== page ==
The Seattle Art Museum has an exhibit of 19th century paintings of western scenes on view until 11 September. There are Names from the Hudson River School represented, but the featured guy is Albert Bierstadt (1830-1902).
Bierstadt was born in Solingen in what is now Germany and moved to Massachusetts as a child. He returned for art training in Düsseldorf, not far from his native Solingen, but made his career in the United States painting nature scenes. A web site striving to catalog all his paintings is here.
What I found most interesting about the exhibit was that most of the paintings were dramatic exaggerations of what one actually sees when at the various sites depicted. I know those sites because I've spent most of my life on the West Coast and have traveled through many parts of the Mountain West as well as coastal areas.
But the audience for paintings by Bierstadt and the others lived far to the east of the painting sites, had never traveled out west, and therefore was ignorant of its reality. This was more true around 1860 when Bierstadt made his first sojourn; later in the century the west became better documented by photography.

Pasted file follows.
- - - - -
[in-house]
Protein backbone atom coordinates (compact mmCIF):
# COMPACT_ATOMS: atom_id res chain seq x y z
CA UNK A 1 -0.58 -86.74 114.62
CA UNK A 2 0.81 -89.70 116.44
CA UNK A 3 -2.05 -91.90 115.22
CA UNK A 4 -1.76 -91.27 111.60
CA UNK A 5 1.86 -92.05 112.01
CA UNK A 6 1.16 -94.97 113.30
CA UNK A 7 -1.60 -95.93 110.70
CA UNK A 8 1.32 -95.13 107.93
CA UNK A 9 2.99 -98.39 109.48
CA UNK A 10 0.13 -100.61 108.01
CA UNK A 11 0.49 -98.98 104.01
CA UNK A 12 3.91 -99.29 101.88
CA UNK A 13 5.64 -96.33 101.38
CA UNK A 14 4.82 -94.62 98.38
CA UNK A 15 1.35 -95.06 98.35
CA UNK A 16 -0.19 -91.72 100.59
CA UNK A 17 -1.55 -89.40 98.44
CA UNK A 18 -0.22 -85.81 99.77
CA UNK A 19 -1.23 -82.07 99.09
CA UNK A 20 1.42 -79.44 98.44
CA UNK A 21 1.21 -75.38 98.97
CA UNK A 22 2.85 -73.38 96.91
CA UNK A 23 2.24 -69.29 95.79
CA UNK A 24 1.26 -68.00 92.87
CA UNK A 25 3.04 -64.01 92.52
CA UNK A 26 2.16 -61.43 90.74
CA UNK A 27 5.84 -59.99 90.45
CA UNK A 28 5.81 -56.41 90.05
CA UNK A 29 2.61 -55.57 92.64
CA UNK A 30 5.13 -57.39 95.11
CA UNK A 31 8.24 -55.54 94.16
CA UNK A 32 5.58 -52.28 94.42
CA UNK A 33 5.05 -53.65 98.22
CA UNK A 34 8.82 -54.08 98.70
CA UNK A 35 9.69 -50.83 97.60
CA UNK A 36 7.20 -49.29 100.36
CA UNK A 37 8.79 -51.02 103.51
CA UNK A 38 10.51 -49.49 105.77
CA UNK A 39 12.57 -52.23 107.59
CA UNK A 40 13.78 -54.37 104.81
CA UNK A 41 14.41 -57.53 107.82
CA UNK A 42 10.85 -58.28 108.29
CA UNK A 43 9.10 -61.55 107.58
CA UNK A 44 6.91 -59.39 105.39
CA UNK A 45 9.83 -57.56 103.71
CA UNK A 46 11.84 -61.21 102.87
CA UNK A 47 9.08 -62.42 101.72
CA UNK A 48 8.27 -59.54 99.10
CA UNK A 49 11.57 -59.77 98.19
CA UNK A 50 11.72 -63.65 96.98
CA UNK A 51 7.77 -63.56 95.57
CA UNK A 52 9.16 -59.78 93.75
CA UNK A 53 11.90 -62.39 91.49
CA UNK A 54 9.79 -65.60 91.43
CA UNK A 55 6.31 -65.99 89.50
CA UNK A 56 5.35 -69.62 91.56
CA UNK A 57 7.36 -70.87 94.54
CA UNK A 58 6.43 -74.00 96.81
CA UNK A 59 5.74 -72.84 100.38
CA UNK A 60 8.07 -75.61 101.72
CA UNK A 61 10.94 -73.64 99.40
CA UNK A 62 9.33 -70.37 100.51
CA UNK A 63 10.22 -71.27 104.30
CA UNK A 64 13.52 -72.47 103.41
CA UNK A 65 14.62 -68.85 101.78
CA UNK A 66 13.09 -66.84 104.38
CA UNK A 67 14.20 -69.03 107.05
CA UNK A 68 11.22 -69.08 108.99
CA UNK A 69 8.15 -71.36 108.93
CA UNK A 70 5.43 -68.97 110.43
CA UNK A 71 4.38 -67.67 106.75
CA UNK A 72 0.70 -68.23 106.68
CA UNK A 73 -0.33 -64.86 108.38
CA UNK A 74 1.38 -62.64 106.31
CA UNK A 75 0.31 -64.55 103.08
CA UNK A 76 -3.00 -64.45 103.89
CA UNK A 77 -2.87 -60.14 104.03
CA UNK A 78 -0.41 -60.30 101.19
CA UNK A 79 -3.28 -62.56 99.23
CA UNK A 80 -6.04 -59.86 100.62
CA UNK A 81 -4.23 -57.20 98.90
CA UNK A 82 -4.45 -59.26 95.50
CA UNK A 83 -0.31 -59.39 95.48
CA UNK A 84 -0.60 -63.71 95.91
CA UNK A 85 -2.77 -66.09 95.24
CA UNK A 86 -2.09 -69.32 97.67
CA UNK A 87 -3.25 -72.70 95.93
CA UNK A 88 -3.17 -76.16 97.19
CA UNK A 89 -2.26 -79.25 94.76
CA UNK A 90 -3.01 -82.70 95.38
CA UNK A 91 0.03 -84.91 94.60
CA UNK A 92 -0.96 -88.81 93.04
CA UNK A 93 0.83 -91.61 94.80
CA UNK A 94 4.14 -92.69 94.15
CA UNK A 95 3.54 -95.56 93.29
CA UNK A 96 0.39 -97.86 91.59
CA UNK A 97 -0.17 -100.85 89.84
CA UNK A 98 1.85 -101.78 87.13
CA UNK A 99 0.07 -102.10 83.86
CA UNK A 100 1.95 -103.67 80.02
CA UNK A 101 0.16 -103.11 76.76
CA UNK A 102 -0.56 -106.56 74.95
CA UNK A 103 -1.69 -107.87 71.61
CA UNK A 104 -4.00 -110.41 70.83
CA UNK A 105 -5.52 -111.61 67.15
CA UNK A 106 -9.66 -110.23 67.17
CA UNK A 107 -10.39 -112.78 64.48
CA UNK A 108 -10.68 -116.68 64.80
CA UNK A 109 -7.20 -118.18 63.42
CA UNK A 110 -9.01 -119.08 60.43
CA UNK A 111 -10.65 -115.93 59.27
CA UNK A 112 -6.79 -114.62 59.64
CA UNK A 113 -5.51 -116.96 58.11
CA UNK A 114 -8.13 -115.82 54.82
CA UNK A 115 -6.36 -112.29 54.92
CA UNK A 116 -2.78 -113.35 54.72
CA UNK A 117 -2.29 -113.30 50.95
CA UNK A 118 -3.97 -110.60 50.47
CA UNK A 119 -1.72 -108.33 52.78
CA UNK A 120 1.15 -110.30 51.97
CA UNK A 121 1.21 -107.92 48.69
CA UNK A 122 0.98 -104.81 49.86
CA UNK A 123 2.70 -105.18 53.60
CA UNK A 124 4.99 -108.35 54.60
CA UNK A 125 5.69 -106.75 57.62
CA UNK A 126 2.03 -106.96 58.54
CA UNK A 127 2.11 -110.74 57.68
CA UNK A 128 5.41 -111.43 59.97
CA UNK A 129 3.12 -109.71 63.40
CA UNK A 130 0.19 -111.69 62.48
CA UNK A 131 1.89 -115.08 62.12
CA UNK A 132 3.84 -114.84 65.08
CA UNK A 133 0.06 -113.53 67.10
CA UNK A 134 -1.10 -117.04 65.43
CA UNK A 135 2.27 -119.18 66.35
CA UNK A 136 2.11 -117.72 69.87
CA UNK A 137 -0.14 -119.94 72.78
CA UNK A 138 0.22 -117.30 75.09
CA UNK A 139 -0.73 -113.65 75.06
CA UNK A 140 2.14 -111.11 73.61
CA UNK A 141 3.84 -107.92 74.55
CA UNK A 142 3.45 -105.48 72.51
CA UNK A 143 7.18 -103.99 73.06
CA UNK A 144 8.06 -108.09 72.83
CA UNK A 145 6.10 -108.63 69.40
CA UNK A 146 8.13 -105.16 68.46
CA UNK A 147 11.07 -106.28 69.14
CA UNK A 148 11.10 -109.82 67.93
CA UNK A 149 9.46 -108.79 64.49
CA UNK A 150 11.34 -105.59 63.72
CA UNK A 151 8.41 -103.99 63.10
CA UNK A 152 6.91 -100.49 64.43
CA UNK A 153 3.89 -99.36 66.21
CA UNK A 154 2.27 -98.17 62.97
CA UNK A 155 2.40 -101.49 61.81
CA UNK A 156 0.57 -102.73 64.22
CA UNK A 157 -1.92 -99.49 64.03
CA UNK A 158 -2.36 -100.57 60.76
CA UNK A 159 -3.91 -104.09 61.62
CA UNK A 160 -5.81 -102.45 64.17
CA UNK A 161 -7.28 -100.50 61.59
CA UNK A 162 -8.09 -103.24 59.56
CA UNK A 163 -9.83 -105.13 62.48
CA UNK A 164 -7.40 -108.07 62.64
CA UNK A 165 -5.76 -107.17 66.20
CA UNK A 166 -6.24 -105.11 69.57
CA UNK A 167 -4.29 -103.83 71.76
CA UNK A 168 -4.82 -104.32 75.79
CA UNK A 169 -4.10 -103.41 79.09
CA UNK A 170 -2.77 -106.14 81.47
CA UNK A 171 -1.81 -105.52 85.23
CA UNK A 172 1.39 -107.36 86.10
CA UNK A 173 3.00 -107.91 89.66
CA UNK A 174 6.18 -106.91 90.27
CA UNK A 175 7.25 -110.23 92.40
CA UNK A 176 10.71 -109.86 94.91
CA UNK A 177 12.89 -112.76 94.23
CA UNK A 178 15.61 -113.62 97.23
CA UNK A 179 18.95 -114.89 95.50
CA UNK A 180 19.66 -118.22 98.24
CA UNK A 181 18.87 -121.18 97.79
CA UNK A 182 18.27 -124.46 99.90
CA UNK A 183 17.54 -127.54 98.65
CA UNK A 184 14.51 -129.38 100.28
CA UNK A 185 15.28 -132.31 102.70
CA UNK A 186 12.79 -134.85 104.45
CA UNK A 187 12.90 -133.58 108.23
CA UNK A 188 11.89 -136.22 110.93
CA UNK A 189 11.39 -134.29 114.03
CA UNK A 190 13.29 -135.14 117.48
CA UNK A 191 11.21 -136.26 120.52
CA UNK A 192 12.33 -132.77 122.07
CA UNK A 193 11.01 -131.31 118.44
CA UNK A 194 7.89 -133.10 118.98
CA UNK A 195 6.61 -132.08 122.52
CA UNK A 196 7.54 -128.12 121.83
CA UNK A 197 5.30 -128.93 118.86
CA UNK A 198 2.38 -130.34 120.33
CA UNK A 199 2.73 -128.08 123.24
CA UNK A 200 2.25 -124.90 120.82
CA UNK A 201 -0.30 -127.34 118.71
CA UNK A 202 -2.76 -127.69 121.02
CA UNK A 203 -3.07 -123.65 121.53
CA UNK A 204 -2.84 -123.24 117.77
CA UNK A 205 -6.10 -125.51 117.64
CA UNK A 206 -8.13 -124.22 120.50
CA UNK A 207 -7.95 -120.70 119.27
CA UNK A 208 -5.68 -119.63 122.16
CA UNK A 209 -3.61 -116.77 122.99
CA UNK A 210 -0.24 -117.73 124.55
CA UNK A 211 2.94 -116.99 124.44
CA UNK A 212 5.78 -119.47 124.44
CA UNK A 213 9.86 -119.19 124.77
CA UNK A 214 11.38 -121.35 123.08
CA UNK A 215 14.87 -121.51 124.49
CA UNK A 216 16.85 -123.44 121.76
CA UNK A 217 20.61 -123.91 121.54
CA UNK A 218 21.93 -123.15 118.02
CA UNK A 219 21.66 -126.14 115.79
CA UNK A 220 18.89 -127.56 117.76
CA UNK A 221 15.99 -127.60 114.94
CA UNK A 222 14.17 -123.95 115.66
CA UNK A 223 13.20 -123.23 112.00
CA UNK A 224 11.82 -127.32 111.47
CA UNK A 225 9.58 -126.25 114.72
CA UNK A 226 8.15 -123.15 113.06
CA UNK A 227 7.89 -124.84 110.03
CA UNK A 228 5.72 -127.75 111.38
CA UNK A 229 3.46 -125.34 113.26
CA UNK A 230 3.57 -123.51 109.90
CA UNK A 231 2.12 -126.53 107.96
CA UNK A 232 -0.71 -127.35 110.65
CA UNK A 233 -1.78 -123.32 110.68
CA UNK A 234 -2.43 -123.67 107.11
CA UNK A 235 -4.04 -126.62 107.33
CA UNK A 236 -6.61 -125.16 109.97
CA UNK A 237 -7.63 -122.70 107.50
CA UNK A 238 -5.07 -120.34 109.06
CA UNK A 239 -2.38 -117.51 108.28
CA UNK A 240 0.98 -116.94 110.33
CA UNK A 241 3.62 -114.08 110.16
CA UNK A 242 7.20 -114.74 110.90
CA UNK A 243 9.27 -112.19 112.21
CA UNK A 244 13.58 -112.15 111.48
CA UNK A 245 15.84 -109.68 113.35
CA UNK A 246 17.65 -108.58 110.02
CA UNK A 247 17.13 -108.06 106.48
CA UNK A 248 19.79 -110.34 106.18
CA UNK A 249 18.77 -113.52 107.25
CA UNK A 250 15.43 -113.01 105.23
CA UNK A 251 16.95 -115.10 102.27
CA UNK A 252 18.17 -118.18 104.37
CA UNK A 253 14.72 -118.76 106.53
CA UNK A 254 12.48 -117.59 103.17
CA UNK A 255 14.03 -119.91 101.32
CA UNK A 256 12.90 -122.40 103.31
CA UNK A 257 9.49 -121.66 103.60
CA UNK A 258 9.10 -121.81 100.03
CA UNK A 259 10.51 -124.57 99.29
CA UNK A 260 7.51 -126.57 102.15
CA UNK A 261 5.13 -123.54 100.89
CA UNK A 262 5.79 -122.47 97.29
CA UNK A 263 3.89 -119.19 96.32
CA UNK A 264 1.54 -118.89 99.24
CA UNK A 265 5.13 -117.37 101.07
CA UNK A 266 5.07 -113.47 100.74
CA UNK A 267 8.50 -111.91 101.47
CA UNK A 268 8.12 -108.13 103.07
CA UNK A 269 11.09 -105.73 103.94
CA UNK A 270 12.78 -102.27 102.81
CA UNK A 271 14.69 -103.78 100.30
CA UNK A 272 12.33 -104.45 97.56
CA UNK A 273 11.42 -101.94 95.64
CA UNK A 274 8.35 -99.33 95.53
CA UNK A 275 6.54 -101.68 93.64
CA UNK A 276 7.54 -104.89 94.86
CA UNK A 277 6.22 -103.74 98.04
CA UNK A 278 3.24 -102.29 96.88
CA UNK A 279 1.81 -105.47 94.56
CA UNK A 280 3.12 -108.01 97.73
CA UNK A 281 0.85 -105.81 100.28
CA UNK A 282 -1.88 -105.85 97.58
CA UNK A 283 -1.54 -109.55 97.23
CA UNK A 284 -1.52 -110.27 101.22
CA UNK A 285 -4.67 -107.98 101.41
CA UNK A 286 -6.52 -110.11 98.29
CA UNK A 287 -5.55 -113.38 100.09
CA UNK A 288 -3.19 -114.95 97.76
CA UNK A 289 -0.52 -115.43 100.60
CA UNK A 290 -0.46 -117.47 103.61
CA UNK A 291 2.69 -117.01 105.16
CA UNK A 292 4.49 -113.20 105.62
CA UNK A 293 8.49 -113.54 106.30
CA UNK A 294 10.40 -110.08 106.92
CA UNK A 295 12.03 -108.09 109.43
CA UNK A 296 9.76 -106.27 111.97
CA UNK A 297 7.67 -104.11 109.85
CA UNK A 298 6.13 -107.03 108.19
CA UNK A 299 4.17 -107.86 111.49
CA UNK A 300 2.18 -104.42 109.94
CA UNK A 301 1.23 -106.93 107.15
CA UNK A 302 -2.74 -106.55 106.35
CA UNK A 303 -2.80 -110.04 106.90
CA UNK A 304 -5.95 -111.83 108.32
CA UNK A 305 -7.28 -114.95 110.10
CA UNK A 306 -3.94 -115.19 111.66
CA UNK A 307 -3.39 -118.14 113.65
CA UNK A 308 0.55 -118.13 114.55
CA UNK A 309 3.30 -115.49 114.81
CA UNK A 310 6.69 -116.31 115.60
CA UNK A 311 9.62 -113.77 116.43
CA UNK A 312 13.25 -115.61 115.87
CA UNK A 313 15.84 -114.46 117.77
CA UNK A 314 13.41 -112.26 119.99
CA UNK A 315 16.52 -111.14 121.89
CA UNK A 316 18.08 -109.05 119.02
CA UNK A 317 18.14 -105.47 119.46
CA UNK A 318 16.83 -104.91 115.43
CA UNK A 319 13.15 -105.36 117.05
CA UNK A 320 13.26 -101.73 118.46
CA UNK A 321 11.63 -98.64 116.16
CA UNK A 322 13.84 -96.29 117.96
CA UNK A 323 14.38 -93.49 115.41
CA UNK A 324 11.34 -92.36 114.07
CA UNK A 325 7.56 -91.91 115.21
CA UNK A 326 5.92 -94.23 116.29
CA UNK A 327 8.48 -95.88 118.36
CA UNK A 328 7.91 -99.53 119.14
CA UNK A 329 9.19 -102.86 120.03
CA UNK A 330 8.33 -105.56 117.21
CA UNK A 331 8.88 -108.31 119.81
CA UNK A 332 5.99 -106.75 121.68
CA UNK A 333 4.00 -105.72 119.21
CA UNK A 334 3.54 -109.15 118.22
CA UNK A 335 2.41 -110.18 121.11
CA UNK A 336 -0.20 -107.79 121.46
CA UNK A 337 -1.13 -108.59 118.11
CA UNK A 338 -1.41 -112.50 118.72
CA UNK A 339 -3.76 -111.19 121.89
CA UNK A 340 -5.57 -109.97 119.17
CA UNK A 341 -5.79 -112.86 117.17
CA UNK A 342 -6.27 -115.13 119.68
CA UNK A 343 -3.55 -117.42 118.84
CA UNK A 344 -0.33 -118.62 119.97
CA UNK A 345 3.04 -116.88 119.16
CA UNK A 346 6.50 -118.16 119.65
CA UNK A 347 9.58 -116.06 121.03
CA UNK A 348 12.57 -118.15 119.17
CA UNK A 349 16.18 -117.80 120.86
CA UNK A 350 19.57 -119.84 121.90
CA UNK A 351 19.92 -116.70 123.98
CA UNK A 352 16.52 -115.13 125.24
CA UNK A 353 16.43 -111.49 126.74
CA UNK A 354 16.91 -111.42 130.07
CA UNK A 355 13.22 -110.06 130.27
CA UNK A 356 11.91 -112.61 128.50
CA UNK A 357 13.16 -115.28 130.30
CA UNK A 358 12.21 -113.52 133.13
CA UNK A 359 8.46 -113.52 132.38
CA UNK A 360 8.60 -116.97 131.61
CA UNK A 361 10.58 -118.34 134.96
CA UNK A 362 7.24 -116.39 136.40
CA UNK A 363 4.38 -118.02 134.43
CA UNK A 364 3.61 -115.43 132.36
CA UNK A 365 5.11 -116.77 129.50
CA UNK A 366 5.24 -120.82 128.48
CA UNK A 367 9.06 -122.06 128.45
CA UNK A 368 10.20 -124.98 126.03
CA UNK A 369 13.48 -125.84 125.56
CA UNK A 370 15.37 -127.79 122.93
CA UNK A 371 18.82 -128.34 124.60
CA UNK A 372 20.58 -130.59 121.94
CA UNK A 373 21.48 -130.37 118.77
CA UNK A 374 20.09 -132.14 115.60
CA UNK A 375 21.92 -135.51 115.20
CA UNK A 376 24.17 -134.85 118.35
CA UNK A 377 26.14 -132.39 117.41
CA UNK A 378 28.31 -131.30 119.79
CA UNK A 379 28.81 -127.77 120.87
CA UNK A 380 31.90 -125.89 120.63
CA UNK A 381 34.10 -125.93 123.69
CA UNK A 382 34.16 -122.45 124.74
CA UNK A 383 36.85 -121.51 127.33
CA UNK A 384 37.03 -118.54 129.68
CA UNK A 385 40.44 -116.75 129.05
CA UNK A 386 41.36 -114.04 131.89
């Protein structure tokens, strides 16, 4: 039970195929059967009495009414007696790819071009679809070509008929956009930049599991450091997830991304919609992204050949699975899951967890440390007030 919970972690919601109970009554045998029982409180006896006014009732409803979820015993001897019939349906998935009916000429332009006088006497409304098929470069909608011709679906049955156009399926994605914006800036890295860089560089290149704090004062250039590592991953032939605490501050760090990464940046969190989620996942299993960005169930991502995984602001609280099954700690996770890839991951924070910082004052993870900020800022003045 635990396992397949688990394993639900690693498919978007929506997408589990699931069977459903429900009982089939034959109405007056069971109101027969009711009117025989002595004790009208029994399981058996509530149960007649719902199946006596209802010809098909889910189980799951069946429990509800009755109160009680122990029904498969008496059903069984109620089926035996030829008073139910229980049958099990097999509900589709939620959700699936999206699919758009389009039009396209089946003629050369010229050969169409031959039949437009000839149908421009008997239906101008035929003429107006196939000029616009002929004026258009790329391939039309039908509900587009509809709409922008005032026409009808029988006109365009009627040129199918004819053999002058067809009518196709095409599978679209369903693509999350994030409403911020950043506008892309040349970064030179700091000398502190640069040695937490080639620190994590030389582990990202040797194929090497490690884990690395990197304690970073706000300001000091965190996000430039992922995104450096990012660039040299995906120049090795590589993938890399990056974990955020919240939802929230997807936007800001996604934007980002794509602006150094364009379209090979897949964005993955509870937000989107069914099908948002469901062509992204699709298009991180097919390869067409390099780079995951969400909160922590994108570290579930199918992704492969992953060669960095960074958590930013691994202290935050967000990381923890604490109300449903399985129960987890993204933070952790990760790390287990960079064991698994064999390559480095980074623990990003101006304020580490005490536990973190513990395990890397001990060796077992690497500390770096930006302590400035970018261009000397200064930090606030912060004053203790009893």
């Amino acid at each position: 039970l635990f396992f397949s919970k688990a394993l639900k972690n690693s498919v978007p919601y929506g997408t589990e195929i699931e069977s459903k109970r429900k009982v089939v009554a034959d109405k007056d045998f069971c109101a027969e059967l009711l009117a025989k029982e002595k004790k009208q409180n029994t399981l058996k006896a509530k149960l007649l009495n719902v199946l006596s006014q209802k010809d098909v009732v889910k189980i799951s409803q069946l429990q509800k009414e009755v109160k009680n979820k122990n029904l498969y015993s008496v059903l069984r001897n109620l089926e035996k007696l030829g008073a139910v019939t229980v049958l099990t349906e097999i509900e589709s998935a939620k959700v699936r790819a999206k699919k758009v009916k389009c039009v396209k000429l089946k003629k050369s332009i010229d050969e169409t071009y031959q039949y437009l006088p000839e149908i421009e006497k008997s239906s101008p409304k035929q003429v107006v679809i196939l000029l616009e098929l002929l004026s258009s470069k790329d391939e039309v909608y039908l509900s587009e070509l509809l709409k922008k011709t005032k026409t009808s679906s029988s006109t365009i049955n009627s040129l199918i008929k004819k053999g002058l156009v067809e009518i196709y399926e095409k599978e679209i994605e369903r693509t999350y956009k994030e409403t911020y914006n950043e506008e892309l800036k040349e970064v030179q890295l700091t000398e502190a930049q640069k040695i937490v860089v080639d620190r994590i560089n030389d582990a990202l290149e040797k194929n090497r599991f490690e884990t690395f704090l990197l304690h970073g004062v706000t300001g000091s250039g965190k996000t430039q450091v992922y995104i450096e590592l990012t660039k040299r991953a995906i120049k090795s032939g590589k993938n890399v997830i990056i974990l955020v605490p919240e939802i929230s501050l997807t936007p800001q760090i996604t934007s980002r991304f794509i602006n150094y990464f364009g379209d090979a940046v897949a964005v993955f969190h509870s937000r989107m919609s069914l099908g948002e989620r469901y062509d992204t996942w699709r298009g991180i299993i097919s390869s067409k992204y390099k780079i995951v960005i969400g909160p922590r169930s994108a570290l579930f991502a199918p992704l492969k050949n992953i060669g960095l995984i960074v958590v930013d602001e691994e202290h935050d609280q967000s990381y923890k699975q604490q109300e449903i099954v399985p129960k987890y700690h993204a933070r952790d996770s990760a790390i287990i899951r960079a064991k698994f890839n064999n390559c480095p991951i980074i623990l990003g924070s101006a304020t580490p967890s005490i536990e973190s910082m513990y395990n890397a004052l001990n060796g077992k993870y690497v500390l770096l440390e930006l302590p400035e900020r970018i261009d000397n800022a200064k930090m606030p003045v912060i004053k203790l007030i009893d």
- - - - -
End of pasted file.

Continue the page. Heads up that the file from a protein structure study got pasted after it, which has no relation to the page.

Below is an example of the kind of exaggeration I noticed.
This painting sold at a recent Coeur d'Alene Art Auction for $2,143,000.
Bierstadt probably made his sketches approximately from this angle to the mountain, but a few miles closer to it on a ridge east of Tacoma overlooking the Puyallup River (which empties into Commencement Bay, where this photo was taken).